* It The Pteridophytes include horsetails and ferns.

* Pteridophytes are used for medicinal purposes and as soil-binders. They are also frequently grown as ornamentals.

* Evolutionarily, they are the first terrestrial plants' to possess vascular tissues - xylem and phloem.

* The pteridophytes are found in cool, damp, shady places though some may flourish well in sandy ­soil conditions.

* In pteridophytes, the main plant body is a sporophyte which is differentiated into true root, stem and leaves. These organs possess well ­differentiated vascular tissues. The leaves in pteridophyta are small (microphylls) as in Selaginelia or large (macrophylls) as in ferns. The sporophytes bear sporangia that are subtended by leaf-like appendages called sporophylls. In some cases sporophylls may 'form distinct compact structures called strobili or cones (Selaginella, Equisetum). The sporangia produce spores by meiosis in spore mother cells. The spores germinate to give rise to inconspicuous, small but multicellular, free-living, mostly photosynthetic thalloid gametophytes called prothallus. These gametophytes require cool, damp, shady places to grow. Because of this specific restricted requirement and the need for water for fertilisation, the spread of living pteridophytes is limited and restricted to narrow geographical regions.

* The gametophytes bear male and female sex organs called antheridia and archegonia, respectively. Water is required for transfer of antherozoids the male gametes released from the antheridia, to the mouth of archegonium. Fusion of male gamete with the egg present in the archegonium result in the formation of zygote.

Zygote thereafter produces a multicellular well ­differentiated sporophyte which is the dominant phase of the pteridophytes.

* In majority of the pteridophytes all the spores are of similar kinds; such plants are called homosporous. Genera like Selaginella and Salvinia which produce two kinds of spores, macro (large) and micro (small) spores, are known as heterosporous. The megaspores and micros pores germinate and give rise to female and male gametophytes, respectively. The female; gametophytes in these plants are retained on the parent sporophytes for variable periods. The development of the zygotes into young embryos take place within the female gametophytes. This event is a precursor to the seed habit considered an important step in evolution.

* The pteridophytes are further classified into four classes: Psilopsida (Psilotum); Lycopsida (Selagineila, Lycopodium), Sphenopsida (Equisetum) and Pteropsida (Dryopteris, Pteris, Adiantum).


* Selaginella is commonly called the little club moss or spike moss. Selaginella is mainly found in damp shaded places.

* The plant body is sporophytic (2n), which is an evergreen and delicate herb having adventitious roots. The plants show great variation in their morphology. Some species are prostrate growing upon the surface (e.g., S.kraussiana), some are suberect (e.g., S.trachyphylla) and others are climbers (e.g., S.allegans). The stem is covered with four rows of small leaves, out of these two rows are of smaller leaves and two of large leaves species with dimorphic leaves such as S.kraussiana, S.helvetica, S.lepidophylla, S.chrysocaulos etc.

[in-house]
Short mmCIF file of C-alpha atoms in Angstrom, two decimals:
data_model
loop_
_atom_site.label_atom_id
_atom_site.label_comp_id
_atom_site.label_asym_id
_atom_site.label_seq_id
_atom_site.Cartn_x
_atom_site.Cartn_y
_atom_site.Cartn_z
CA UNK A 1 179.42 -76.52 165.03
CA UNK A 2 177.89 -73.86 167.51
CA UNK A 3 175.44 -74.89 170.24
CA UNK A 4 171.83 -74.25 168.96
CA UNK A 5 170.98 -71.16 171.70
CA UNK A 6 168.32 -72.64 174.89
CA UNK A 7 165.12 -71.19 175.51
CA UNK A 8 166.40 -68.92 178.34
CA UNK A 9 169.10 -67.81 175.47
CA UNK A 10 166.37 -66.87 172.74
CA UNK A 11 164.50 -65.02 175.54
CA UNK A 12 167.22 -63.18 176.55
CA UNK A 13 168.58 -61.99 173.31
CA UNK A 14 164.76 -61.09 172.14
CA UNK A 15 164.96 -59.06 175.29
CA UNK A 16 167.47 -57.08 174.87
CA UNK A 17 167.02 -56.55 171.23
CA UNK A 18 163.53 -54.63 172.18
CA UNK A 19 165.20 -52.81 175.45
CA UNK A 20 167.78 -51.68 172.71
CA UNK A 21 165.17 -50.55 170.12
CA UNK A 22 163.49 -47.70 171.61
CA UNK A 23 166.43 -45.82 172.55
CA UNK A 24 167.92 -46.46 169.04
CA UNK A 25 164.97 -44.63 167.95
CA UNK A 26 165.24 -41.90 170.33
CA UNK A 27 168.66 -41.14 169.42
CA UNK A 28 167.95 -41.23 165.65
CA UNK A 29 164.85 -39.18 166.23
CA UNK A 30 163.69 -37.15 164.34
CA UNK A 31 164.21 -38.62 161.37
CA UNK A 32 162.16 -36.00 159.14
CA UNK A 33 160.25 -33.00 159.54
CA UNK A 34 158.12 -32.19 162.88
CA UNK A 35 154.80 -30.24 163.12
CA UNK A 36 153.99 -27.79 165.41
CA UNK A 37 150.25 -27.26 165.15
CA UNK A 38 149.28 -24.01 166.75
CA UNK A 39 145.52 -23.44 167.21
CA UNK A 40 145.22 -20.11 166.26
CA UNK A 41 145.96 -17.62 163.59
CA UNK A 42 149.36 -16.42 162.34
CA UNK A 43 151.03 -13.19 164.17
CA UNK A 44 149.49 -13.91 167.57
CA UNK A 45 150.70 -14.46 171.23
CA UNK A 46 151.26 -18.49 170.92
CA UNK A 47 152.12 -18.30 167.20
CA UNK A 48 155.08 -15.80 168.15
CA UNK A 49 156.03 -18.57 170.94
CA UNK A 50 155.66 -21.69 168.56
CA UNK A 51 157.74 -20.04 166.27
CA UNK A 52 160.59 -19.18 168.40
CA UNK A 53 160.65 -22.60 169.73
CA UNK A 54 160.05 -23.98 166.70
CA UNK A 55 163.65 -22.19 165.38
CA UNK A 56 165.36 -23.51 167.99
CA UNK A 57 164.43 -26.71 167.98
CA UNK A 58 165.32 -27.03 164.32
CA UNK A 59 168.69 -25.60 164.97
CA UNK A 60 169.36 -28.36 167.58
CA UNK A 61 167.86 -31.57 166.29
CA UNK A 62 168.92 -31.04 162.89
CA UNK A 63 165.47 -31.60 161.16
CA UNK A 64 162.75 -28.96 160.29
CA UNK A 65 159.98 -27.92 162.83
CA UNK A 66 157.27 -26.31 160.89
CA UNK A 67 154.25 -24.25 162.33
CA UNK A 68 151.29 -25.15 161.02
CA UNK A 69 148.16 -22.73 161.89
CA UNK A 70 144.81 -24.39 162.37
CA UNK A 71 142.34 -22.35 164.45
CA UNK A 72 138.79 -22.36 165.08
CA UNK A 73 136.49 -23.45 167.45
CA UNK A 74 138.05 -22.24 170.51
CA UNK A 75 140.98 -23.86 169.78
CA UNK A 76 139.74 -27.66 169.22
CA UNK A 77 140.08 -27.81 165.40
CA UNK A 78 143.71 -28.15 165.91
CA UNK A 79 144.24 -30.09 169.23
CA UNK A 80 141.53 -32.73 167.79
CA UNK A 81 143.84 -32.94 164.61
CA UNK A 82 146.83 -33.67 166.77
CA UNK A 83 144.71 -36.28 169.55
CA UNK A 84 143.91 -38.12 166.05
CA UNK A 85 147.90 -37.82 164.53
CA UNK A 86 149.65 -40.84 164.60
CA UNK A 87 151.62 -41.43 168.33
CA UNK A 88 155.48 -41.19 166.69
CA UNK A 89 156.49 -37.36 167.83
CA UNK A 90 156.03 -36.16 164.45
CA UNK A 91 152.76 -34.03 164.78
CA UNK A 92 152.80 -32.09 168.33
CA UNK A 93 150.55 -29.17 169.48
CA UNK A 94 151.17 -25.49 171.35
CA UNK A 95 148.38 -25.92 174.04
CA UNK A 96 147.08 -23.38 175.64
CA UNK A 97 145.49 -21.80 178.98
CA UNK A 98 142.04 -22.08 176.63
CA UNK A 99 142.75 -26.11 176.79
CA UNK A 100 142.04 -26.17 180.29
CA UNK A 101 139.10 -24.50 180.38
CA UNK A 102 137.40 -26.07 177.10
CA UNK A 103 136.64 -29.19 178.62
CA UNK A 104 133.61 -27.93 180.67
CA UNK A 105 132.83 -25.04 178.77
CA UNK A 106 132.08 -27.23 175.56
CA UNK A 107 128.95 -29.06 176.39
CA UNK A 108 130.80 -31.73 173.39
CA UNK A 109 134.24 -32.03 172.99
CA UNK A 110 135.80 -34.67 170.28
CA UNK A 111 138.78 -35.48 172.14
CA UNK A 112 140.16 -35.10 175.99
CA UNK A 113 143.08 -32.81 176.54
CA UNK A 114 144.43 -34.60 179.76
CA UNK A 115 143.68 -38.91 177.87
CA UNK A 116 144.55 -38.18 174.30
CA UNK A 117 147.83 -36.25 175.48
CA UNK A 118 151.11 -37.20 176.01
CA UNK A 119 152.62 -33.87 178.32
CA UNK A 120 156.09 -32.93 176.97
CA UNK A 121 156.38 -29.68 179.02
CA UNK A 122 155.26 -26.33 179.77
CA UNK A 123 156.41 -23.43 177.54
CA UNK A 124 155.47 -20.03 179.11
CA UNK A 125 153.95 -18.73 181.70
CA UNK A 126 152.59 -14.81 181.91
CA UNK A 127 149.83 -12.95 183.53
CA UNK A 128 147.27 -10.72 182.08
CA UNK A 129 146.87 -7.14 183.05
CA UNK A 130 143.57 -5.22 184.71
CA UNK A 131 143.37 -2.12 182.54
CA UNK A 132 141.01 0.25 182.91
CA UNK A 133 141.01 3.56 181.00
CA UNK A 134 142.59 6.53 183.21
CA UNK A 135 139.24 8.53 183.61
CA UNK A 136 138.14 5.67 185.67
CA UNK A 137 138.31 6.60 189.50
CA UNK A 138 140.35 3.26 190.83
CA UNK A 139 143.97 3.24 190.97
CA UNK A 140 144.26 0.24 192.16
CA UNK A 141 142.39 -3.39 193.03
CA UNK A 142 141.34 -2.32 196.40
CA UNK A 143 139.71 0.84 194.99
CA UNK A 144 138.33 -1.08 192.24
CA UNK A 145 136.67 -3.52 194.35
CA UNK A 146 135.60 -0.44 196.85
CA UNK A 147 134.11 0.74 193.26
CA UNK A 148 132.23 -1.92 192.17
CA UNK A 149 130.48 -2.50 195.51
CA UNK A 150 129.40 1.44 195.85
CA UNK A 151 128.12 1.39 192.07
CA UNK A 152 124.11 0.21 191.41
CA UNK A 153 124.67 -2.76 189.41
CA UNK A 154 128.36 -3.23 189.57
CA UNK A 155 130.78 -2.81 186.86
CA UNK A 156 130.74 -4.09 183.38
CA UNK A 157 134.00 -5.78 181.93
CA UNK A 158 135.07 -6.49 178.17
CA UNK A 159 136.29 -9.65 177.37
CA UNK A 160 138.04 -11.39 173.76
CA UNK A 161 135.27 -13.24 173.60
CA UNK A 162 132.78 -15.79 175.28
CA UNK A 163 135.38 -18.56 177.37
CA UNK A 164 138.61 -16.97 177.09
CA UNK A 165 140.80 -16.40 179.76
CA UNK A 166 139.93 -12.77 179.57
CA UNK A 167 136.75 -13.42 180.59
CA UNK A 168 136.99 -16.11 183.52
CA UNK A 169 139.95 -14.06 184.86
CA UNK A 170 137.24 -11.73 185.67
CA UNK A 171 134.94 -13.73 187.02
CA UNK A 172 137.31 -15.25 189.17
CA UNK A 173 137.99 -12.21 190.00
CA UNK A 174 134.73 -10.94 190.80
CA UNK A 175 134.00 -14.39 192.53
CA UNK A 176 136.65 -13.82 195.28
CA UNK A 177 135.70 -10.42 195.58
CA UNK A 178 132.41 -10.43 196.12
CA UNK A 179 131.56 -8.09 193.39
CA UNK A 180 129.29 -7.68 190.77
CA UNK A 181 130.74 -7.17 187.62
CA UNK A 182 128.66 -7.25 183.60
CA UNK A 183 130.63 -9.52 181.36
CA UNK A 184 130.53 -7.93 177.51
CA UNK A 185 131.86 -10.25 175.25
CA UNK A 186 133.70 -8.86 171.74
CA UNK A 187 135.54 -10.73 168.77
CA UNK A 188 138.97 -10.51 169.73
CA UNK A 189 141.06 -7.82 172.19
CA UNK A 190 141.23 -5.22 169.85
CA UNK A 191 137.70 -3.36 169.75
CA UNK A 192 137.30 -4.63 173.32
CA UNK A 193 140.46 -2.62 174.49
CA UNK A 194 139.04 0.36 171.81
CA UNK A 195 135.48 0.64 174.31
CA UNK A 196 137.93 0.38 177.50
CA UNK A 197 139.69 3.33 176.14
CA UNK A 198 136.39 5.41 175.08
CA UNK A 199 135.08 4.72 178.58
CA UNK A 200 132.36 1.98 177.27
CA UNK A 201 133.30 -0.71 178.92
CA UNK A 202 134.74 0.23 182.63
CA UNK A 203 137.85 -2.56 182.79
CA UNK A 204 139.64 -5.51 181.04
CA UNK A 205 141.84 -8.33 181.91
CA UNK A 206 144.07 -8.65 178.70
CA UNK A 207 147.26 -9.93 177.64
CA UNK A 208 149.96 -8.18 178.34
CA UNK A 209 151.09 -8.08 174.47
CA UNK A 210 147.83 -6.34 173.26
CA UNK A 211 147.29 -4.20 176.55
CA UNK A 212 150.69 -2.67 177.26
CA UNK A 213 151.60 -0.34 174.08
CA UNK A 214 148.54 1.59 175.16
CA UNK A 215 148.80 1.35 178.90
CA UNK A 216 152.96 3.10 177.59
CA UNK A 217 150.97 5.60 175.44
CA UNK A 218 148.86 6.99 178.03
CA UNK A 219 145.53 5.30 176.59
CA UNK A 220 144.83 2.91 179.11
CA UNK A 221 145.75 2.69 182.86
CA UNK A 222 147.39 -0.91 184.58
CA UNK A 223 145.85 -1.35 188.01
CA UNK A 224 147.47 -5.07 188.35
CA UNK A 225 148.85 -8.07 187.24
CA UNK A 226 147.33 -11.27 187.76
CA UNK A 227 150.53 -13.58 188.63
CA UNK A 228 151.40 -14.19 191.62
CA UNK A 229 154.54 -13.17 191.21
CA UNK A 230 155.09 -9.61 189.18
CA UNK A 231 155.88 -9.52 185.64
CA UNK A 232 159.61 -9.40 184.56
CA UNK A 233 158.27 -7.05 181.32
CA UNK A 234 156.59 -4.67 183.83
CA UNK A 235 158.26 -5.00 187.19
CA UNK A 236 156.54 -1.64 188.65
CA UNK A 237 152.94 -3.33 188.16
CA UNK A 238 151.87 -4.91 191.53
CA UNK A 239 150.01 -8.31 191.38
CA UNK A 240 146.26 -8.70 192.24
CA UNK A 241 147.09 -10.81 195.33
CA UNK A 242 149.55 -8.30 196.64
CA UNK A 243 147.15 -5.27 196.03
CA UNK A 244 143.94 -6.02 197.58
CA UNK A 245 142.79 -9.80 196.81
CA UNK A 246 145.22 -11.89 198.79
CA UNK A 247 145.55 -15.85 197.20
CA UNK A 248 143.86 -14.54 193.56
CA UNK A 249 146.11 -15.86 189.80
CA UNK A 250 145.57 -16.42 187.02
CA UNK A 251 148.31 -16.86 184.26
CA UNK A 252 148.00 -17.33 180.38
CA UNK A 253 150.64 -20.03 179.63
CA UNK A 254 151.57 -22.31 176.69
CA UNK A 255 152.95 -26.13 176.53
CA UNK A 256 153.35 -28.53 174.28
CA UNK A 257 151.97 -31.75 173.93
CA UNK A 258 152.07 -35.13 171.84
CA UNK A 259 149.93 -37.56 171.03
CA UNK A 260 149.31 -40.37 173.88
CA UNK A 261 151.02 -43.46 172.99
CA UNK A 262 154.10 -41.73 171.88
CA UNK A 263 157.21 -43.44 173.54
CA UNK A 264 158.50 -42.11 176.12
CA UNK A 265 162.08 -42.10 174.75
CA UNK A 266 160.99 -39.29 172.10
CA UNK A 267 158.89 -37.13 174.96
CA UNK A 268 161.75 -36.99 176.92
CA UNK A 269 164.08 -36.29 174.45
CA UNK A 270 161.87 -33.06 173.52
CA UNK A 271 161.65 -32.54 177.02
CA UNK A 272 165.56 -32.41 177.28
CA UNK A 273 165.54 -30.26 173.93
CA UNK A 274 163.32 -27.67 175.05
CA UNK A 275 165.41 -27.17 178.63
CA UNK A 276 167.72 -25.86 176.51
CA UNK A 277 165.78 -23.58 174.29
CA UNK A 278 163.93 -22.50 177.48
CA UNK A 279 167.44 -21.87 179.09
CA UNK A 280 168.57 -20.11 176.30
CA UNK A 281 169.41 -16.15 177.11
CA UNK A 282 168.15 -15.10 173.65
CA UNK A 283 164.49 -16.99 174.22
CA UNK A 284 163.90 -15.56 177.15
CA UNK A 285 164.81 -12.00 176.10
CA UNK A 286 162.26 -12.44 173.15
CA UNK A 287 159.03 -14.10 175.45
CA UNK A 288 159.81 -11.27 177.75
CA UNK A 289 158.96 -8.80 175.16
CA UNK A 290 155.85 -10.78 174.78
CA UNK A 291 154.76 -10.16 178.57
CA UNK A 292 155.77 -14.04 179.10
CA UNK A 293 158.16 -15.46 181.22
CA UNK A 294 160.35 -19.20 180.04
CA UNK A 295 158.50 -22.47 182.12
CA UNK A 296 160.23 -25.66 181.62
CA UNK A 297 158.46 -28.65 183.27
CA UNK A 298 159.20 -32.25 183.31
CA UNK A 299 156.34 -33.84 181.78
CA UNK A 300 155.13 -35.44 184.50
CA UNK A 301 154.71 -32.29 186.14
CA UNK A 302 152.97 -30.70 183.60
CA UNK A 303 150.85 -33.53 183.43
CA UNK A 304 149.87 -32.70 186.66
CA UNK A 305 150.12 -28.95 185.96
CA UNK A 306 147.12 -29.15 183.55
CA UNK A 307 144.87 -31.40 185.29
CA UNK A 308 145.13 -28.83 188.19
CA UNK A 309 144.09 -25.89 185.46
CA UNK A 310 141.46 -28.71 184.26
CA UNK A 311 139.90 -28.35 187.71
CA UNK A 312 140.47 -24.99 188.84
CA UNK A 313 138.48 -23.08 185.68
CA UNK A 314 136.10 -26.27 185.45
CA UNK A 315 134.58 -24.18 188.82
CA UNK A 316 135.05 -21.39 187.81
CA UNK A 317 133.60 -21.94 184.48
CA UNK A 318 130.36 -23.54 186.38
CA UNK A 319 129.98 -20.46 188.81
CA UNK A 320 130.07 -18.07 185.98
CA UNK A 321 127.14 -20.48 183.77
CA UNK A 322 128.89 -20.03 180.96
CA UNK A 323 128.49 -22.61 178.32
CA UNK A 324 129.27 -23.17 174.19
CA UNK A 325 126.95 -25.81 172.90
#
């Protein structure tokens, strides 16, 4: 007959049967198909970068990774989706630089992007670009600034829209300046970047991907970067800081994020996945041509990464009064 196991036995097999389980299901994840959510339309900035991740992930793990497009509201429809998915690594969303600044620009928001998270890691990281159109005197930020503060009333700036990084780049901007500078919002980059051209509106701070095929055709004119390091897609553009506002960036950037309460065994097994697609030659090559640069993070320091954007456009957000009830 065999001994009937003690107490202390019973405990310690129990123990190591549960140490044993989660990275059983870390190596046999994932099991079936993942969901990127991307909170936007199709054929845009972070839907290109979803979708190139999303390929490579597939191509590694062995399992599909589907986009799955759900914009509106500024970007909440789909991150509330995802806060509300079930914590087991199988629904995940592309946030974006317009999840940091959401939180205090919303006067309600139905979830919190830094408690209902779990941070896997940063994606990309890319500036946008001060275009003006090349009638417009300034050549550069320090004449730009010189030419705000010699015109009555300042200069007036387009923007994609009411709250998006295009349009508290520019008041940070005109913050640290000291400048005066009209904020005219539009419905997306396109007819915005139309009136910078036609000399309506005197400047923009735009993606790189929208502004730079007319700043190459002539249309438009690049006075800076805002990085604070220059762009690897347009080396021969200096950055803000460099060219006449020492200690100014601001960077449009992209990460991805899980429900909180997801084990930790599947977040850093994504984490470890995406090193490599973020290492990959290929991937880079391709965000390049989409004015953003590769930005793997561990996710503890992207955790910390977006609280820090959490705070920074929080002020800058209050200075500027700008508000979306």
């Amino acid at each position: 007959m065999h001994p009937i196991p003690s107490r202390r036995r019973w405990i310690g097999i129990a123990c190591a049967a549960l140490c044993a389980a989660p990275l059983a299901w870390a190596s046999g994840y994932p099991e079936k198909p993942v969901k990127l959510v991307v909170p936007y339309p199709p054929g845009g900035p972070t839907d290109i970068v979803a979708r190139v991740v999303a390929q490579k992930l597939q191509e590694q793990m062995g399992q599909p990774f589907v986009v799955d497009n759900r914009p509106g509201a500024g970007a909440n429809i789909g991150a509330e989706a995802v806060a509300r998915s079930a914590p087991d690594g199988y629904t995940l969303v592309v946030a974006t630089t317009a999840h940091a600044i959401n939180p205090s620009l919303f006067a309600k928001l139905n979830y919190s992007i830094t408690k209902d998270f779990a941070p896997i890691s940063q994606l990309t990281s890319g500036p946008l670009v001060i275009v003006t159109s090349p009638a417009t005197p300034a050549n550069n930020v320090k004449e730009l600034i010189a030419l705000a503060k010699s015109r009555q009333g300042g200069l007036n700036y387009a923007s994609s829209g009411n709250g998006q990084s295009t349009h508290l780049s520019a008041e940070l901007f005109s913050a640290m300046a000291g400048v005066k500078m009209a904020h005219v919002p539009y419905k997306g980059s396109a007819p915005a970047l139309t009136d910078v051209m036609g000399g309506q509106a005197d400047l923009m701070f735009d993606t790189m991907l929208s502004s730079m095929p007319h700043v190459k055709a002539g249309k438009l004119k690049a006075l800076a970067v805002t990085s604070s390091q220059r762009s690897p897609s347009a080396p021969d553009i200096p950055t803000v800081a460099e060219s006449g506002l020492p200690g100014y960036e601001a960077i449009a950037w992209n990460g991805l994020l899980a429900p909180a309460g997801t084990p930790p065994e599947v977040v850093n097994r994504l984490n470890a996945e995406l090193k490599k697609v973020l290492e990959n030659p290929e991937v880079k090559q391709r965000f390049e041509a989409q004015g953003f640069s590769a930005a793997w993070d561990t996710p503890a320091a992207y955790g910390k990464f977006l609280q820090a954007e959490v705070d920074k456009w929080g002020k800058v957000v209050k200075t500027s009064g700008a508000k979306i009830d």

* Reproduction takes place by vegetative and sexual (by spores) method.

(1) Vegetative reproduction: It is of rare occurrence and may takes place by following methods:

Fragmentation: It occurs during very' humid conditions. Some branches act as adventitious branches, which get separated from the plant and give rise to new Selaginella plants, e.g., in S.rupestris.

By resting buds: In some cases, terminal leaves get overlapped and become fleshy and form resting buds, which are means of vegetative reproduction, e.g., in S.chrysocaulos.

By tubers: In S.chrysorrhizos, some branches penetrate into substratum and at terminal ends swell to form tubers, which give rise to new plants.

By apogamy: In some cases, development of sporophyte occurs directly from gametophyte without intervention of sex organs, it is called apogamy and such plants are genetically haploid.

(2) Sexual reproduction: The reproductive structure in Selaginella is strobilus or spike. It is a sessile structure and develops at the terminal ends of the branches and its length varies from 1/4th of an inch to 2-3 inches in different species.

The sporangia are of two types:

A strobilus showing compactly arranged sporophylls (b) L.S. through strobilus

(1) Megasporangia: Borne on megasporophylls. Megasporangium is pale greenish and contains chalky white, yellow or orange megaspores.

The megasporangium is four-lobed structure with a 2-layered jacket, one layer of tapetum and a large number of microspore mother cell. However, only one megaspore mother cell is functional. After meiosis it produces 4 megaspores out of which 1-3 may degenerate. In S.rupestris, there is only a single megaspore.

(2) Microsporangia: Borne on microsporophylls having a large number of small spores. Thus Selaginella is heterosporous. Microsporangium is pale yellow, oval or spherical body, with 2-layered jacket, one layered tapetum and a number of microspore mother cells which undergo meiosis and form haploid microspores. The main body consists of a wall having two layers, inside which are present numerous small microspores (400-2000).

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